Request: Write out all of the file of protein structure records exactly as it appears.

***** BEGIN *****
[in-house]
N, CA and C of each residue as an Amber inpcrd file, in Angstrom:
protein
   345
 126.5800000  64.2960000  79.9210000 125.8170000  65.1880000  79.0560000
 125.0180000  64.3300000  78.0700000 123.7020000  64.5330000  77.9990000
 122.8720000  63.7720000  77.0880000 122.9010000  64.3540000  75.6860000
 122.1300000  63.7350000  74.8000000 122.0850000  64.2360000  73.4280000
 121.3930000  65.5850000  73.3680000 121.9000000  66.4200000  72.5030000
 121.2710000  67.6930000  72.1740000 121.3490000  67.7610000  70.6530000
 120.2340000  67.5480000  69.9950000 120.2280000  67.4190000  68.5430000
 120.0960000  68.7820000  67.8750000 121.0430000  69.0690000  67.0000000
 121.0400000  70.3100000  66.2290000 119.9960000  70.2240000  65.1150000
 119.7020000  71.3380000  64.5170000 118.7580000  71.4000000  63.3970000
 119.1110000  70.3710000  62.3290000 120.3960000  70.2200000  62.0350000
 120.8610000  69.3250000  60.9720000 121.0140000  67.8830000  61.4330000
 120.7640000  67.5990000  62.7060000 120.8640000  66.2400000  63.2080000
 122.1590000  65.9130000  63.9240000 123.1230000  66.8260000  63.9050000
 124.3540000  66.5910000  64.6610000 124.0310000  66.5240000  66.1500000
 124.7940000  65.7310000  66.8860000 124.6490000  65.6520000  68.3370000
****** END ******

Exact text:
[in-house]
N, CA and C of each residue as an Amber inpcrd file, in Angstrom:
protein
   345
 126.5800000  64.2960000  79.9210000 125.8170000  65.1880000  79.0560000
 125.0180000  64.3300000  78.0700000 123.7020000  64.5330000  77.9990000
 122.8720000  63.7720000  77.0880000 122.9010000  64.3540000  75.6860000
 122.1300000  63.7350000  74.8000000 122.0850000  64.2360000  73.4280000
 121.3930000  65.5850000  73.3680000 121.9000000  66.4200000  72.5030000
 121.2710000  67.6930000  72.1740000 121.3490000  67.7610000  70.6530000
 120.2340000  67.5480000  69.9950000 120.2280000  67.4190000  68.5430000
 120.0960000  68.7820000  67.8750000 121.0430000  69.0690000  67.0000000
 121.0400000  70.3100000  66.2290000 119.9960000  70.2240000  65.1150000
 119.7020000  71.3380000  64.5170000 118.7580000  71.4000000  63.3970000
 119.1110000  70.3710000  62.3290000 120.3960000  70.2200000  62.0350000
 120.8610000  69.3250000  60.9720000 121.0140000  67.8830000  61.4330000
 120.7640000  67.5990000  62.7060000 120.8640000  66.2400000  63.2080000
 122.1590000  65.9130000  63.9240000 123.1230000  66.8260000  63.9050000
 124.3540000  66.5910000  64.6610000 124.0310000  66.5240000  66.1500000
 124.7940000  65.7310000  66.8860000 124.6490000  65.6520000  68.3370000